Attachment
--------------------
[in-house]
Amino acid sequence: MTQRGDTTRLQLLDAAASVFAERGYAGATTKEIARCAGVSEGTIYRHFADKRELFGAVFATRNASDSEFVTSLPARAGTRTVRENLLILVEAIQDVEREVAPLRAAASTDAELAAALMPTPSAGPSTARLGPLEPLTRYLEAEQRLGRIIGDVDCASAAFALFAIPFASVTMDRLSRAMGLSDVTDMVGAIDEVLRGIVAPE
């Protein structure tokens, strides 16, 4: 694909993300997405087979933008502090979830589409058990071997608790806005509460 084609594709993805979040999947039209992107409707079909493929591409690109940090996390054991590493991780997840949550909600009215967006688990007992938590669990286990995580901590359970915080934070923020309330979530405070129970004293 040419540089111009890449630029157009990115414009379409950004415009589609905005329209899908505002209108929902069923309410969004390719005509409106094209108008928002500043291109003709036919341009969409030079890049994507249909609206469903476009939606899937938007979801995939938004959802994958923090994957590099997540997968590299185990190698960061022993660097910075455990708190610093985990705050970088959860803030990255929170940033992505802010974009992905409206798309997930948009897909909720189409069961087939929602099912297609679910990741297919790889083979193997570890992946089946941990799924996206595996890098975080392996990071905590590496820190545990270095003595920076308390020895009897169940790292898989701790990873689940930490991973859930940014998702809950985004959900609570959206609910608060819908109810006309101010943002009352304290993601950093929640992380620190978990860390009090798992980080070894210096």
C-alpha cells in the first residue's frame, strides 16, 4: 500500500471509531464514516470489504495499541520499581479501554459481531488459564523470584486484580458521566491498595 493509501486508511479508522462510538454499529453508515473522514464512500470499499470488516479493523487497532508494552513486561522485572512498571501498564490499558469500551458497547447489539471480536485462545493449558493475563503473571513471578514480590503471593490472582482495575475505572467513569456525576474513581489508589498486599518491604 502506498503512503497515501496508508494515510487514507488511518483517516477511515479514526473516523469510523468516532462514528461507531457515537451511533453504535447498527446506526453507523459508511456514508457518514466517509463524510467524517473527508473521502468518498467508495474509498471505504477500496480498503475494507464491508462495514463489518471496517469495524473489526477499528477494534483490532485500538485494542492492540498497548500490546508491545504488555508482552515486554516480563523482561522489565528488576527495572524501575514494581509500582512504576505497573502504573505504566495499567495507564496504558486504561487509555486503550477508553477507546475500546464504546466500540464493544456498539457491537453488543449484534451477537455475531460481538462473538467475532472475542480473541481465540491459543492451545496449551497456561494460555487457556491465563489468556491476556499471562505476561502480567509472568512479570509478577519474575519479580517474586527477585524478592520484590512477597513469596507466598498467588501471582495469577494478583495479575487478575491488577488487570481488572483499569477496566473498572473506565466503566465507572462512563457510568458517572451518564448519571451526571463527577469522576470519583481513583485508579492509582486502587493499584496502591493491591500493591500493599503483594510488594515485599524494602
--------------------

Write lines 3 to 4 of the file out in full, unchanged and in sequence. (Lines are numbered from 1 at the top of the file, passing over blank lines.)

């Protein structure tokens, strides 16, 4: 694909993300997405087979933008502090979830589409058990071997608790806005509460 084609594709993805979040999947039209992107409707079909493929591409690109940090996390054991590493991780997840949550909600009215967006688990007992938590669990286990995580901590359970915080934070923020309330979530405070129970004293 040419540089111009890449630029157009990115414009379409950004415009589609905005329209899908505002209108929902069923309410969004390719005509409106094209108008928002500043291109003709036919341009969409030079890049994507249909609206469903476009939606899937938007979801995939938004959802994958923090994957590099997540997968590299185990190698960061022993660097910075455990708190610093985990705050970088959860803030990255929170940033992505802010974009992905409206798309997930948009897909909720189409069961087939929602099912297609679910990741297919790889083979193997570890992946089946941990799924996206595996890098975080392996990071905590590496820190545990270095003595920076308390020895009897169940790292898989701790990873689940930490991973859930940014998702809950985004959900609570959206609910608060819908109810006309101010943002009352304290993601950093929640992380620190978990860390009090798992980080070894210096």
C-alpha cells in the first residue's frame, strides 16, 4: 500500500471509531464514516470489504495499541520499581479501554459481531488459564523470584486484580458521566491498595 493509501486508511479508522462510538454499529453508515473522514464512500470499499470488516479493523487497532508494552513486561522485572512498571501498564490499558469500551458497547447489539471480536485462545493449558493475563503473571513471578514480590503471593490472582482495575475505572467513569456525576474513581489508589498486599518491604 502506498503512503497515501496508508494515510487514507488511518483517516477511515479514526473516523469510523468516532462514528461507531457515537451511533453504535447498527446506526453507523459508511456514508457518514466517509463524510467524517473527508473521502468518498467508495474509498471505504477500496480498503475494507464491508462495514463489518471496517469495524473489526477499528477494534483490532485500538485494542492492540498497548500490546508491545504488555508482552515486554516480563523482561522489565528488576527495572524501575514494581509500582512504576505497573502504573505504566495499567495507564496504558486504561487509555486503550477508553477507546475500546464504546466500540464493544456498539457491537453488543449484534451477537455475531460481538462473538467475532472475542480473541481465540491459543492451545496449551497456561494460555487457556491465563489468556491476556499471562505476561502480567509472568512479570509478577519474575519479580517474586527477585524478592520484590512477597513469596507466598498467588501471582495469577494478583495479575487478575491488577488487570481488572483499569477496566473498572473506565466503566465507572462512563457510568458517572451518564448519571451526571463527577469522576470519583481513583485508579492509582486502587493499584496502591493491591500493591500493599503483594510488594515485599524494602